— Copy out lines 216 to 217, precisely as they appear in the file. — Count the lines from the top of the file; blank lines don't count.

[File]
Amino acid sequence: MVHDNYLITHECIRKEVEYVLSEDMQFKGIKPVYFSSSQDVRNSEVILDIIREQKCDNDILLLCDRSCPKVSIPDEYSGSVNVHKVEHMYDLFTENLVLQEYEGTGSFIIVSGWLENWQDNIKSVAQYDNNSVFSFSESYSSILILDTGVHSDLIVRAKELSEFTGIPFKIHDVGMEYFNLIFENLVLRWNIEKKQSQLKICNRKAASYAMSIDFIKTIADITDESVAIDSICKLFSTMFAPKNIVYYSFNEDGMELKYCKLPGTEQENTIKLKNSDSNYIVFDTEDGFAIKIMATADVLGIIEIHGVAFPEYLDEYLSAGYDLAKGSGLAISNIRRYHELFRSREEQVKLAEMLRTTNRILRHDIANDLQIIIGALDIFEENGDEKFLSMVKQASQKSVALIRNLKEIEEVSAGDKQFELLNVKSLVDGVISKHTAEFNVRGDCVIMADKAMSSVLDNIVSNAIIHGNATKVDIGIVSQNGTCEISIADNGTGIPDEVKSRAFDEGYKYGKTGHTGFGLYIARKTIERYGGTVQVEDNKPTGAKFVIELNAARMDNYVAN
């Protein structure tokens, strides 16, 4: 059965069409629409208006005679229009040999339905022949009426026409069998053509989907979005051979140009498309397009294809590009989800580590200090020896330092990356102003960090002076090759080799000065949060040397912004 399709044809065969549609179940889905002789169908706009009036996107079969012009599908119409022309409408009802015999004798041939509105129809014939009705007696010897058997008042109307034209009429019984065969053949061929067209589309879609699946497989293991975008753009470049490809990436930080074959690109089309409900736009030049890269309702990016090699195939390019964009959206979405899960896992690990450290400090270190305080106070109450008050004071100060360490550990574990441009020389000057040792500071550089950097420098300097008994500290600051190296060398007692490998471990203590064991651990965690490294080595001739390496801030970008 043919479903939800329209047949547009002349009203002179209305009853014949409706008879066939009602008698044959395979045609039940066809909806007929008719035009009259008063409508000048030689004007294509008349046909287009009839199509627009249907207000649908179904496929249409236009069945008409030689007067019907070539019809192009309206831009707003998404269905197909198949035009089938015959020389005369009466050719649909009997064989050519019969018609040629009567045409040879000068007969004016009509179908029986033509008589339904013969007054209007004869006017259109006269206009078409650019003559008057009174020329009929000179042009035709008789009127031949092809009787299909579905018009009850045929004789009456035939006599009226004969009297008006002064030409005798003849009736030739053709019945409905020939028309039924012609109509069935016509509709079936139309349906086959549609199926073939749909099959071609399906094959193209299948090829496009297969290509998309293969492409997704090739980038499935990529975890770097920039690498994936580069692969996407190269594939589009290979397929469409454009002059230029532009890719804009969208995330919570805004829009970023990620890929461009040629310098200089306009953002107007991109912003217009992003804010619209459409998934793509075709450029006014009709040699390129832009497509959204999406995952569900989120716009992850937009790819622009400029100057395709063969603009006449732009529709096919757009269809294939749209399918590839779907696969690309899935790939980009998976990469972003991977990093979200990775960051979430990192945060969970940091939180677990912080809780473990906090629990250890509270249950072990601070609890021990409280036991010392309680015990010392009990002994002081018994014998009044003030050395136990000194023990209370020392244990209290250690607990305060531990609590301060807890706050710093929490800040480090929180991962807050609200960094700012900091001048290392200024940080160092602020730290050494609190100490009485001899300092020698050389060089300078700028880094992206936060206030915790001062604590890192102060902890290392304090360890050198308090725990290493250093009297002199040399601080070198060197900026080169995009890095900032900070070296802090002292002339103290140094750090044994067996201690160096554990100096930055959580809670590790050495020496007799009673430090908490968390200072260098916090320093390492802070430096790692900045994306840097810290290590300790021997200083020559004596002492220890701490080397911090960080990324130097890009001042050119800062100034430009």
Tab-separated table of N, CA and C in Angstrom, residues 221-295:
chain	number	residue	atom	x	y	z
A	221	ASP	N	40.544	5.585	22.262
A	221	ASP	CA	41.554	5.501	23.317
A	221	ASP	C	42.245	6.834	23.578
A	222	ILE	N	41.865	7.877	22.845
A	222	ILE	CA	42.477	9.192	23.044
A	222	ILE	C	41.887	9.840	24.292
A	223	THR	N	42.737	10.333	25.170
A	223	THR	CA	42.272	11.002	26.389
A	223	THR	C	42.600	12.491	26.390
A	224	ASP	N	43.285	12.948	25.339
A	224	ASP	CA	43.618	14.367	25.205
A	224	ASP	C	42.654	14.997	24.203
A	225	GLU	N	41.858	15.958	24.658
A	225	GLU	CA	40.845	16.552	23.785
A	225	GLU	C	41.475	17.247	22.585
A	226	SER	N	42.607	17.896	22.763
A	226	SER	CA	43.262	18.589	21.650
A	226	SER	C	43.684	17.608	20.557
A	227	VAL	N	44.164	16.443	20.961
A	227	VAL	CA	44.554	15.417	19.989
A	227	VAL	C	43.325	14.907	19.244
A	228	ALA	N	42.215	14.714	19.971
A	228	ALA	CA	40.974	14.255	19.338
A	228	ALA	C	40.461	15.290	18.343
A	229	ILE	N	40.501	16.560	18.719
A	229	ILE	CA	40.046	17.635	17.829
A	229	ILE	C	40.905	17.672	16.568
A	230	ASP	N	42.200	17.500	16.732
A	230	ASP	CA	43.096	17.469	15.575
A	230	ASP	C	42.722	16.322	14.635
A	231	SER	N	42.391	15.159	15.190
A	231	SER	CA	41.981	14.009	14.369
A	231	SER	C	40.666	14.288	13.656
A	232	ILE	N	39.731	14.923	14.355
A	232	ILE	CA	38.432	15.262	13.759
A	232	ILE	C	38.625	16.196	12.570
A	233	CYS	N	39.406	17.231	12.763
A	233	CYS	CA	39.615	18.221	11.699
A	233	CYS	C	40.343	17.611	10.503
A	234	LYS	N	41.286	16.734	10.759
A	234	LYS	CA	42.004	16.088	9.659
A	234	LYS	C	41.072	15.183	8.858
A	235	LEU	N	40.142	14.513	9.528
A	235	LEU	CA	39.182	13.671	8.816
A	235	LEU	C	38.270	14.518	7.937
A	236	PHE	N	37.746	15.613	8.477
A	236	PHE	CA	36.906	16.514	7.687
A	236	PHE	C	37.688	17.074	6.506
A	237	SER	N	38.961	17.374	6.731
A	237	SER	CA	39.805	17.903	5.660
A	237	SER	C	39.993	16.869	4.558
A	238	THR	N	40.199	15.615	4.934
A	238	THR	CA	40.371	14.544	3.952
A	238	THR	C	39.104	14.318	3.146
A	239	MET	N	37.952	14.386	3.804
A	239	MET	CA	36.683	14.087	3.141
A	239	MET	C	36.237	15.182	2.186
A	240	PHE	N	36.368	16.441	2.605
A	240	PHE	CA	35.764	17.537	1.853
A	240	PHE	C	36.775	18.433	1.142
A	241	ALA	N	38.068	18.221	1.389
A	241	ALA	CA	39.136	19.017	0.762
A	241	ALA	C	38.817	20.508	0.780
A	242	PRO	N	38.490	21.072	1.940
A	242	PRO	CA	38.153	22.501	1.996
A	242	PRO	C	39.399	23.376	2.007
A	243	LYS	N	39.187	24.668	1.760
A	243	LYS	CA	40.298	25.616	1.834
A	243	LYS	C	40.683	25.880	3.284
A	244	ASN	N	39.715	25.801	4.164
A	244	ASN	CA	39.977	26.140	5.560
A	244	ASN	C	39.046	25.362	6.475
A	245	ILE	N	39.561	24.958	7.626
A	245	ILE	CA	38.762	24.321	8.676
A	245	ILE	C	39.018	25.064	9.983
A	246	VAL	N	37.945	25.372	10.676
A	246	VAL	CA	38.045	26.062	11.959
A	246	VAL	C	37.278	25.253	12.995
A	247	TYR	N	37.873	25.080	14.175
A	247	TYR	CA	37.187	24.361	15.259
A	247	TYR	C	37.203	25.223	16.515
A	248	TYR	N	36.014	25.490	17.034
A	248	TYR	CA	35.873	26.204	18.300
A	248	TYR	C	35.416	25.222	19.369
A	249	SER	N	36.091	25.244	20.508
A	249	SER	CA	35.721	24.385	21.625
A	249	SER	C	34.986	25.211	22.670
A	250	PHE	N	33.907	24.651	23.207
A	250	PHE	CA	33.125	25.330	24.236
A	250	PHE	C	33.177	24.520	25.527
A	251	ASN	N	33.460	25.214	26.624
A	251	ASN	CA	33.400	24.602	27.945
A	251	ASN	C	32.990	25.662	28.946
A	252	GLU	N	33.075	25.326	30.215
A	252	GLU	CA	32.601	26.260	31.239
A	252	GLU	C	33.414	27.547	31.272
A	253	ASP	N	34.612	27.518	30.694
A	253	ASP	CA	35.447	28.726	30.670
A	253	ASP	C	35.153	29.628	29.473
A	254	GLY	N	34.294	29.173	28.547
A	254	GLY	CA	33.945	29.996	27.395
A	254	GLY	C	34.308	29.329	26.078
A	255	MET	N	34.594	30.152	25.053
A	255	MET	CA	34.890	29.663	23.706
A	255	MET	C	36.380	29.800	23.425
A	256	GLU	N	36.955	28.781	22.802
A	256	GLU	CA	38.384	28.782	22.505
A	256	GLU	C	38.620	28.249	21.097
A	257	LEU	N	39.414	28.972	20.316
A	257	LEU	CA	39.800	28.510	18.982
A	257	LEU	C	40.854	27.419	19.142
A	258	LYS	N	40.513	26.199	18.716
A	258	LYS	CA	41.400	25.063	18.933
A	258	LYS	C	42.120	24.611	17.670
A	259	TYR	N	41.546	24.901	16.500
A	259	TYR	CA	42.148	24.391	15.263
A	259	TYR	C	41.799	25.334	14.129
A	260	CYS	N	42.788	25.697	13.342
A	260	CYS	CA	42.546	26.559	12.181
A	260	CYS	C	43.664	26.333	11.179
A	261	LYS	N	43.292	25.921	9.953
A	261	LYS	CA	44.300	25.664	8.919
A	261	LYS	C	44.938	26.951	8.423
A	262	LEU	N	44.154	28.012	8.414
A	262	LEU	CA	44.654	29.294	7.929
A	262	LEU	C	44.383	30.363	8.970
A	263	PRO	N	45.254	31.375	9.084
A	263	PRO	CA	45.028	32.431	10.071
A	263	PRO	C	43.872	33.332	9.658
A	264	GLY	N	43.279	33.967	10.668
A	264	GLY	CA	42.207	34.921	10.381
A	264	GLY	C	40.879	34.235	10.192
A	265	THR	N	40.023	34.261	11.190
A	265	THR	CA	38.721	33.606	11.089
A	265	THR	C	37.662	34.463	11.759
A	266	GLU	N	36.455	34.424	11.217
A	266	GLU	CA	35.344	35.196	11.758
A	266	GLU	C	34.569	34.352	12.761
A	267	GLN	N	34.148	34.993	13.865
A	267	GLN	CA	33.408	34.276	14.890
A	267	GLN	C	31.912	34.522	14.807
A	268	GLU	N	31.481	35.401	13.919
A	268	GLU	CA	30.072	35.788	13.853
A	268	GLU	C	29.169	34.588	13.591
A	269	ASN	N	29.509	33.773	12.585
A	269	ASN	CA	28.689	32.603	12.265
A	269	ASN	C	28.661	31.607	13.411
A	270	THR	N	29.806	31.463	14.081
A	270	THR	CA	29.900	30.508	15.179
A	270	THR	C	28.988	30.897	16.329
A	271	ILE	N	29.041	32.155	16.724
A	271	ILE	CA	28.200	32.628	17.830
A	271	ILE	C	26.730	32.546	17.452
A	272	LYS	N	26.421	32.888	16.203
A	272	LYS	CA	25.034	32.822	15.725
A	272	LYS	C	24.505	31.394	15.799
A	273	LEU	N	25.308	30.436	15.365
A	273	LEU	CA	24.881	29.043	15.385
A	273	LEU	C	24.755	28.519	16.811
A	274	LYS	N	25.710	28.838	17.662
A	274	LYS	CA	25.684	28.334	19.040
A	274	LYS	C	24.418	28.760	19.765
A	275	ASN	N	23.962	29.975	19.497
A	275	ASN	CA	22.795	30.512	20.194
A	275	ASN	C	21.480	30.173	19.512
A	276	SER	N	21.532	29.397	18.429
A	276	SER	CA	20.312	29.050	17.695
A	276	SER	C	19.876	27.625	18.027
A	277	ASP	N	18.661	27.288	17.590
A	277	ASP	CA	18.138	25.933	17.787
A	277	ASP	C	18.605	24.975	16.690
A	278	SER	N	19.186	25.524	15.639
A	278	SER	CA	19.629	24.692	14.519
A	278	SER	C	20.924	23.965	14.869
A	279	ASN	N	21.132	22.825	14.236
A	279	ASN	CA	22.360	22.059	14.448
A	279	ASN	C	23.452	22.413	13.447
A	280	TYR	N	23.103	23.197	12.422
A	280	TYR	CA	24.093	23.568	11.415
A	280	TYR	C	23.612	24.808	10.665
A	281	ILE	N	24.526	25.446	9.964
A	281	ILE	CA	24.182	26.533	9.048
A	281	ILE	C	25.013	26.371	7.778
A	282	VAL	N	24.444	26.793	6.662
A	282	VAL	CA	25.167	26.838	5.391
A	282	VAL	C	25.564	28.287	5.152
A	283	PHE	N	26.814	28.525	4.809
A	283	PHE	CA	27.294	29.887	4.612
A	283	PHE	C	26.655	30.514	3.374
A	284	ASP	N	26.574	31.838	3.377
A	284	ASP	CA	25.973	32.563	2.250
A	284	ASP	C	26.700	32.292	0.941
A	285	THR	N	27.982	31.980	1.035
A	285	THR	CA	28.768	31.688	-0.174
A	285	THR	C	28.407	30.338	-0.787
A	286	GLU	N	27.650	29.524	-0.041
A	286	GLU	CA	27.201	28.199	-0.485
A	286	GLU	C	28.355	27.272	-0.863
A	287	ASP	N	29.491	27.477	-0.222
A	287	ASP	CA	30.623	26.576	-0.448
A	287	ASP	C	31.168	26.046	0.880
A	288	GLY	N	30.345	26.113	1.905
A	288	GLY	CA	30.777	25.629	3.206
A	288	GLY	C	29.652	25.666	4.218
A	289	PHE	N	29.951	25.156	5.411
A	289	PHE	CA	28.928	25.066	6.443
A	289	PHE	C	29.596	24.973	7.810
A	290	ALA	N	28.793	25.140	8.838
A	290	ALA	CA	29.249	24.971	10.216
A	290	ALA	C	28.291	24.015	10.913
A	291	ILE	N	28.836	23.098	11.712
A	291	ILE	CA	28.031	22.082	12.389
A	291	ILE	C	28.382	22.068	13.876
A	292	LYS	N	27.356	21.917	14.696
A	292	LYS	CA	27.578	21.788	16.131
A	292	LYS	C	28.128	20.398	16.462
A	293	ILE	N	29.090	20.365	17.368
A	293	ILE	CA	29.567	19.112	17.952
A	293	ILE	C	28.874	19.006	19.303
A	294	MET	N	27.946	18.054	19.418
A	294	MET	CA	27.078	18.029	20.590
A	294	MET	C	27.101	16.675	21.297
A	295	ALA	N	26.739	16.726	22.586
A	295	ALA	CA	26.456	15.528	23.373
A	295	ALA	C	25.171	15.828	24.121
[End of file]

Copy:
A	291	ILE	CA	28.031	22.082	12.389
A	291	ILE	C	28.382	22.068	13.876